Ant Behavior

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When the weather is cold and cloudy, many people dream of sunbathing on a warm, tropical beach. What about ants? Evidence suggests that at least some ants spend time basking in the sun.

See, for example, this video of harvester ants (Pogonomyrmex) sitting in the sun after a rain.

News From Rockcliff Farms blog has photographs of imported fire ants (Solenopsis invicta) sunbathing in large groups during a midwinter warm spell.

Some possible reasons for sunbathing/basking:

  1. Warm up or increase body temperature, particularly in poikilotherms (animals whose internal body temperature varies with the external environmental temperature)
  2. Exposure to ultraviolet light can kill microorganisms, such as bacteria, on the outer surface
  3. Exposure to ultraviolet light in vertebrates induces the production of Vitamin D

 

In his 1995 book Animal Architecture, Juhani Pallasmaa stated wood ants (Formica sp.) use heat captured by basking in the sun to warm their nests.

Kadochová, Frouz, and Roces (2017) recently tested this idea in the laboratory. They found Formica polyctena workers are willing to bask under an artificial heat source, which in this case was an infrared lamp. The authors of the paper didn't find evidence basking workers had a sustained increase in metabolic rate, but did suggest that heat energy absorbed during sun basking can be dissipated enough to increase the temperature inside of the nest. Cool! (yeah, I couldn't resist.)

The authors of the study found certain behavioral castes bask more than others. It would be worth investigating if workers which spend more time with the brood are more likely to bask. The ability to increase the nest temperatures around the brood during cold spells would likely be an advantage.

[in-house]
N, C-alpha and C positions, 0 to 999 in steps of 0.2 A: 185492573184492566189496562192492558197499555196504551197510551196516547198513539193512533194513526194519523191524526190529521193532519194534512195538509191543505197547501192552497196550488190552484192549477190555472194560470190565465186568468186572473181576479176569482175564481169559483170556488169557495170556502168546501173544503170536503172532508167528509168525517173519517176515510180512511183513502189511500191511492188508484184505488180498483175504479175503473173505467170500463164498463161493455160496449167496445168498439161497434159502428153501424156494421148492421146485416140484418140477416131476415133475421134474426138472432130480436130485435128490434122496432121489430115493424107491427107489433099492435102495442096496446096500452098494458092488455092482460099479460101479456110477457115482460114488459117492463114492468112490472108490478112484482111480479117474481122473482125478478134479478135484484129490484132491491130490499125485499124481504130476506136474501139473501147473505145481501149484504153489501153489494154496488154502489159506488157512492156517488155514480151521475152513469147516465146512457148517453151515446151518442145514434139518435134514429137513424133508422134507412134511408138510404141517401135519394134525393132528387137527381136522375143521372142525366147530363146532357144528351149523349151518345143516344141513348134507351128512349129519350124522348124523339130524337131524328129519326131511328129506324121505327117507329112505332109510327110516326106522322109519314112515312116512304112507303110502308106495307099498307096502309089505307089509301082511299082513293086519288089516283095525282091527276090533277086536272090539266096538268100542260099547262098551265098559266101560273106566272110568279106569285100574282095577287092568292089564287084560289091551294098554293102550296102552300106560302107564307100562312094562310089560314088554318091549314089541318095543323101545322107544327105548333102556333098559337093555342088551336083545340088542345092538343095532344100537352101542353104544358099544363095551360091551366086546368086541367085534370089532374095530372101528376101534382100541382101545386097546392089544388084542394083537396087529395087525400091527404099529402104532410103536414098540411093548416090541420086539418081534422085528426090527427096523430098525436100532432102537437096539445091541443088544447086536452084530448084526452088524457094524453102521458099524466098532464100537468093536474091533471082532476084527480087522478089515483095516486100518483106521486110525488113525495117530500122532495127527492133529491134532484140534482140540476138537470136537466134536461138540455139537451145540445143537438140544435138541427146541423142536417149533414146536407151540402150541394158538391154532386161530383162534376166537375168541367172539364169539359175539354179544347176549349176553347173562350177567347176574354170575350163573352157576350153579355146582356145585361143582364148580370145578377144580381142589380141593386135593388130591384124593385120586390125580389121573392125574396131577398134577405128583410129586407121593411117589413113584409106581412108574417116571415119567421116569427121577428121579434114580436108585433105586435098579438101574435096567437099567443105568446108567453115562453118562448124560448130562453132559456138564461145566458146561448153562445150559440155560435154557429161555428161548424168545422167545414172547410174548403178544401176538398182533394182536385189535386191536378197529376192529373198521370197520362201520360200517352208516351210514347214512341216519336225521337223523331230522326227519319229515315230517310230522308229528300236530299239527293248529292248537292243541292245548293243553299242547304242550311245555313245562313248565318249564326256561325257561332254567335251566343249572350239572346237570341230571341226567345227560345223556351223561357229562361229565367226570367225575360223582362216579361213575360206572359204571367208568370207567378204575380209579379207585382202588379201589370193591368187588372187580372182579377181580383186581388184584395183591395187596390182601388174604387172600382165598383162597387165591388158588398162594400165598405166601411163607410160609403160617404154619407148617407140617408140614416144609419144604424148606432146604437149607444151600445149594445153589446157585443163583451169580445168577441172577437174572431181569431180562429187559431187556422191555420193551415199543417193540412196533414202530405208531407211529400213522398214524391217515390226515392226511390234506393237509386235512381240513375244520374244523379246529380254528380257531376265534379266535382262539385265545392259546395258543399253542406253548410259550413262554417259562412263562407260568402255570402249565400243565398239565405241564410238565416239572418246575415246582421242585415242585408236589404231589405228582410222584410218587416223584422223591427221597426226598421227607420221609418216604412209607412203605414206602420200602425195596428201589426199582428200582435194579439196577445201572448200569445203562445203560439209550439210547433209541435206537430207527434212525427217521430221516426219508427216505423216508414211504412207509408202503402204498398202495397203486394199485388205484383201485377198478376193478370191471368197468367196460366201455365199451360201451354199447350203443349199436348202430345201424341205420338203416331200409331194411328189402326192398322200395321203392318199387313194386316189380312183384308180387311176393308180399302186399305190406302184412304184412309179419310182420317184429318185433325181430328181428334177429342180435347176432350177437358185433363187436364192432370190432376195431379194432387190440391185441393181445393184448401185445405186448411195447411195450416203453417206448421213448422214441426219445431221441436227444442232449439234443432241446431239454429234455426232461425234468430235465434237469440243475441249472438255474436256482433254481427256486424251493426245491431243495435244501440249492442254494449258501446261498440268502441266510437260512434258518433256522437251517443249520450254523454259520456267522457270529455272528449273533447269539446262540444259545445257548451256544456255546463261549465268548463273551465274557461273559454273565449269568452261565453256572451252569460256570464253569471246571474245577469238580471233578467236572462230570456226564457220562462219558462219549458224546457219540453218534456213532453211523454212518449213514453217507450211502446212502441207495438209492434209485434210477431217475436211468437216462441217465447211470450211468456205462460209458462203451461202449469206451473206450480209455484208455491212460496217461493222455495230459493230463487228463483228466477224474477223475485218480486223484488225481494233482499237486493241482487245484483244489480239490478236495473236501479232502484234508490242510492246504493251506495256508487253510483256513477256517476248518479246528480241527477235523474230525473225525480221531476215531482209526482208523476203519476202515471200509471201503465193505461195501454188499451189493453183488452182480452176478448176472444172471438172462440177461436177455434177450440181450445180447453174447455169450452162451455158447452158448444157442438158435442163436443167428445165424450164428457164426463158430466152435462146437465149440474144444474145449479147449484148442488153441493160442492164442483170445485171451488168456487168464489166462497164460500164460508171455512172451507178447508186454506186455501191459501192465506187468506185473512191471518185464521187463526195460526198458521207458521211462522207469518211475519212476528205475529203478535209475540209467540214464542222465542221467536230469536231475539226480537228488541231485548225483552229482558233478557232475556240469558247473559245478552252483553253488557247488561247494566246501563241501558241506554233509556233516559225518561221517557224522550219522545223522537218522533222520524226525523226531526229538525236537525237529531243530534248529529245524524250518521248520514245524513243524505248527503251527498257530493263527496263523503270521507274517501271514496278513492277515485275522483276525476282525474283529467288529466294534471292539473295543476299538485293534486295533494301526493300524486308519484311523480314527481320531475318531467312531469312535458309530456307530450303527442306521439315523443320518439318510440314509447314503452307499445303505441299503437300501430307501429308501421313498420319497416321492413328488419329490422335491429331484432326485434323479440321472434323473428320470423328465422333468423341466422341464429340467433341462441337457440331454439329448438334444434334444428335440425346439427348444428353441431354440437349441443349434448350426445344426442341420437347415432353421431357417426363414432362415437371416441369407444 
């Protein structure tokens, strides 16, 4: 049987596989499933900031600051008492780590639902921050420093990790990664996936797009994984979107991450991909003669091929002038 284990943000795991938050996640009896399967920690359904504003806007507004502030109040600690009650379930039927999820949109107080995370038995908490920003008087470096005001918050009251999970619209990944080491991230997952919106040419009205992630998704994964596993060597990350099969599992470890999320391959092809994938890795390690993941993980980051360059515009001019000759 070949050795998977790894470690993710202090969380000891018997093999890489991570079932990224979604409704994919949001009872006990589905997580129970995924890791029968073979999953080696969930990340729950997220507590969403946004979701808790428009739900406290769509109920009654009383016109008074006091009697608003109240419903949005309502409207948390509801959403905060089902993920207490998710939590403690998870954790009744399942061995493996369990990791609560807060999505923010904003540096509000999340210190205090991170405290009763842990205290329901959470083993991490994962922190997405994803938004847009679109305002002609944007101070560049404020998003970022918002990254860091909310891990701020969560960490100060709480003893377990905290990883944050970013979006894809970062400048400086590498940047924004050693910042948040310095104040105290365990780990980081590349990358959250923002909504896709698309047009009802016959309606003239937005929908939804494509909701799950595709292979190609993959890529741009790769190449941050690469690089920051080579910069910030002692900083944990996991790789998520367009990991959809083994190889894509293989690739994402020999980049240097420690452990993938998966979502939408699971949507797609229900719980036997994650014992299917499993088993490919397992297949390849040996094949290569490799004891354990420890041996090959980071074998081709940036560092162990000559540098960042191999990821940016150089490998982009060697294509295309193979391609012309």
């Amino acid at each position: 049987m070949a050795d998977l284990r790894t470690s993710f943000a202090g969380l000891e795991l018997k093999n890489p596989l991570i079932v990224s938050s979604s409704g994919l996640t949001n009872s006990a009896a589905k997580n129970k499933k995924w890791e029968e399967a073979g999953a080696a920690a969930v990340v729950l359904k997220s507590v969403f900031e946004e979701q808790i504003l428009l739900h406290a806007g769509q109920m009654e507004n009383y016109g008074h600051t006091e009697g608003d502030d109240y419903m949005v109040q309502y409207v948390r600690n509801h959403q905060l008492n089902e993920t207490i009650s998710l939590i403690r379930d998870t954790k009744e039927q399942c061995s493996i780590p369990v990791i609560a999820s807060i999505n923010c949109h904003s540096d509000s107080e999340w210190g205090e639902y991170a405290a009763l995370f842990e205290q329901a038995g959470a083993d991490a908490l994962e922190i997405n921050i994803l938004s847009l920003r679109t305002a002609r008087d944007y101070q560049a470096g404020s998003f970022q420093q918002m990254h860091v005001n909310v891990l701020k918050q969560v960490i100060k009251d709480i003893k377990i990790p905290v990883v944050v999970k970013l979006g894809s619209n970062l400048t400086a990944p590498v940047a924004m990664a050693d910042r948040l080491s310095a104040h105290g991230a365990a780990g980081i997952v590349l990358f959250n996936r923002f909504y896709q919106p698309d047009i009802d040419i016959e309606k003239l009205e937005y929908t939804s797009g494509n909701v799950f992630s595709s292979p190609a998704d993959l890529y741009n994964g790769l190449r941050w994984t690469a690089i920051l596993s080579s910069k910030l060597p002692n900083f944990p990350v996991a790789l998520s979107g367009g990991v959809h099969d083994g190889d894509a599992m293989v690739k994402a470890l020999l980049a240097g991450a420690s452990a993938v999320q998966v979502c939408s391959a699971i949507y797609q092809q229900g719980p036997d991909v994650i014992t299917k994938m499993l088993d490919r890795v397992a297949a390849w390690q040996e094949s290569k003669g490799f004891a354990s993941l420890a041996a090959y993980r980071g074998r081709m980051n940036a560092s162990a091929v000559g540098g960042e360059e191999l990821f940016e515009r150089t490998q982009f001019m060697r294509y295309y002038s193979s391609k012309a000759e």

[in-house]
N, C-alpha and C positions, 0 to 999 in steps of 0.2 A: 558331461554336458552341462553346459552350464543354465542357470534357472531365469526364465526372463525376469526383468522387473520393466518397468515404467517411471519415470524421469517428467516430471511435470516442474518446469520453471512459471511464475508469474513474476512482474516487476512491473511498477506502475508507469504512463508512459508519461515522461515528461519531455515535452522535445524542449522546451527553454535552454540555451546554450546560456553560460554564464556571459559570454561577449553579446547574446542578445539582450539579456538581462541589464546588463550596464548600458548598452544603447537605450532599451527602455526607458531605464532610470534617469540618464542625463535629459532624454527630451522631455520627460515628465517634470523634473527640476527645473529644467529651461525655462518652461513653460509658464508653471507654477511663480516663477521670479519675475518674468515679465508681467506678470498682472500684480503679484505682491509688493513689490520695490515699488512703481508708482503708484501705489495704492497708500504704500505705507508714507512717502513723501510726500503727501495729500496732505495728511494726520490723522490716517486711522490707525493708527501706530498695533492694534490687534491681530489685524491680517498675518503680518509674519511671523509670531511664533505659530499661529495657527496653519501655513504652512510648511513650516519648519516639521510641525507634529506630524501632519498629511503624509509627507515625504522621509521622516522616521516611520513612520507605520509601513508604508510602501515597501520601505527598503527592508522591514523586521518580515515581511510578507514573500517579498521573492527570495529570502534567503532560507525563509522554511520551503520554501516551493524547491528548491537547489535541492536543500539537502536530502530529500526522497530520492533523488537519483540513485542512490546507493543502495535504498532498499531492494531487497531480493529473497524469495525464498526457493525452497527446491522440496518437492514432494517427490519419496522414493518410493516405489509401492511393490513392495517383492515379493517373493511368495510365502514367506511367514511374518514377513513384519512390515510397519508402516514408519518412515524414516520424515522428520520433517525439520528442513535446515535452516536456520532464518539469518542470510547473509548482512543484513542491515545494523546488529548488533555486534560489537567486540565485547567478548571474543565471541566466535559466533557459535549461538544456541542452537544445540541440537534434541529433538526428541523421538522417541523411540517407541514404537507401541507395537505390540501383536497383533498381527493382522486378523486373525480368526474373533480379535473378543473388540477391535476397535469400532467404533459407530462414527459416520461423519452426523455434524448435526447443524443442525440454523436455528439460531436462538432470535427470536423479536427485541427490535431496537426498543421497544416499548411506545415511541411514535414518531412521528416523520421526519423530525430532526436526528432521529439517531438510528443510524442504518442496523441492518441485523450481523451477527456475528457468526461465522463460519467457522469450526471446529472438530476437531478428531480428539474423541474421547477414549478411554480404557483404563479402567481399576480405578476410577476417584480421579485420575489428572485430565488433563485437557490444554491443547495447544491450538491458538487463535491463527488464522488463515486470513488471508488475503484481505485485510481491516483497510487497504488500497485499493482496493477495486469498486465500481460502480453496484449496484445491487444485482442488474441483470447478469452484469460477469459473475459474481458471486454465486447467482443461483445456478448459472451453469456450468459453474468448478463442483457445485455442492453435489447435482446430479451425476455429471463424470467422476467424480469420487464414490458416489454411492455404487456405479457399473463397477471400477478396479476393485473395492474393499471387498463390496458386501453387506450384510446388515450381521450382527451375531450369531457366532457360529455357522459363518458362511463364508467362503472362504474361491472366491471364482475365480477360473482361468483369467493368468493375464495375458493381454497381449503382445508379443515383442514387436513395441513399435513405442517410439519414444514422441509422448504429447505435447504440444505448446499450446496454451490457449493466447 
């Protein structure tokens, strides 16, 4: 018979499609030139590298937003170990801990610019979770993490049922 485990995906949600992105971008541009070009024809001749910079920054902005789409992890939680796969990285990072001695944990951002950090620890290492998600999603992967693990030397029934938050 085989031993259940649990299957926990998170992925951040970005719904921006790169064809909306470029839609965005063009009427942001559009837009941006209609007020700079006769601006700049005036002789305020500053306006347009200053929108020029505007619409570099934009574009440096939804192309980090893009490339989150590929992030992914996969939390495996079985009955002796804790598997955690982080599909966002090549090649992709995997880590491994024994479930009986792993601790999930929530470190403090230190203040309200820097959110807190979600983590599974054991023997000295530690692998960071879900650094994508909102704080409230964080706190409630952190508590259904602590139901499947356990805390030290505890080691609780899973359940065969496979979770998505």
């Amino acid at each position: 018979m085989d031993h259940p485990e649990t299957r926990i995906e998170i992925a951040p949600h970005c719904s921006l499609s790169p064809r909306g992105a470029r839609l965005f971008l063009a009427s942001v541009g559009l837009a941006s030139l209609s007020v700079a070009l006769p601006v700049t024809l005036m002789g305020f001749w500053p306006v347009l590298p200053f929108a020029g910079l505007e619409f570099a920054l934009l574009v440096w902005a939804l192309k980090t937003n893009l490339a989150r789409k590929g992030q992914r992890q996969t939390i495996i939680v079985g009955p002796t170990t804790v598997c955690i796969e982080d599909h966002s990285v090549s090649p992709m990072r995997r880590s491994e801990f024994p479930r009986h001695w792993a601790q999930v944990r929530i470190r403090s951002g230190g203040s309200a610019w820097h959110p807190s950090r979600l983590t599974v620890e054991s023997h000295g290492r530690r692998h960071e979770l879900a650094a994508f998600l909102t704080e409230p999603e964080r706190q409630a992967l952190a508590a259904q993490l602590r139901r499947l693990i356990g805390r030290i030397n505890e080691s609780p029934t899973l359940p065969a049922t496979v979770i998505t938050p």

What do you think?

References:

Kadochová Š, Frouz J, Roces F (2017) Sun Basking in Red Wood Ants Formica polyctena (Hymenoptera, Formicidae): Individual Behaviour and Temperature-Dependent Respiration Rates. PLoS ONE 12(1): e0170570. doi:10.1371/journal.pone.0170570

 

(Amazon Affiliate Link)

Pallasmaa, J. 1995. Animal architecture. Helsinki: Museum of Finnish Architecture. 126 p.

Looking for ants? Sometimes it is only a matter of finding the right plant.

Most people know ants come to the extrafloral nectaries on peony buds and we've talked about sandmat before, but are there any other plants that regularly attract ants?

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The umbel flowers of wild parsnip (Pastinaca sativa) might be a good place to look for different kinds of ants.

wild parsnip leaf

Wild parsnip grows in wet areas, such as along creeks or streams.  It can also be found growing on roadsides. At four to five feet tall, the flowers are right at eye level for many people. Be careful when visiting the plant, however, because contact with the sap can cause burns to the skin when exposed to sunlight.

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Ants, flies, wasps and other insects can be readily found visiting the large nectaries of open flowers.

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Although these particular ants were fairly small, large ants such as Formica and Camponotus were also seen on wild parsnip flowers.

What are the ants doing on the plants besides collecting nectar? Wild parsnips are considered to be invasive weeds in many areas. Therefore, ants feeding on nectar might considered to be favorable if they interfere with the plants' success or might be unfavorable if the ants protect the plants from herbivores. Jing Yang and Dana Dudle from the Biology Department at DePauw University studied the effects of ants on the reproductive success of wild parsnip by excluding flying versus crawling insects from certain flowers. In their limited investigation they found no differences in plant fitness whether ants were present or not, but suggested further studies needed to be done.

Regardless, if you are interested in watching ants you should keep your eye out for wild parsnip flowers.

Ave you ever seen ants on wild parsnip?

When you are searching for ants, what plants do you look for?

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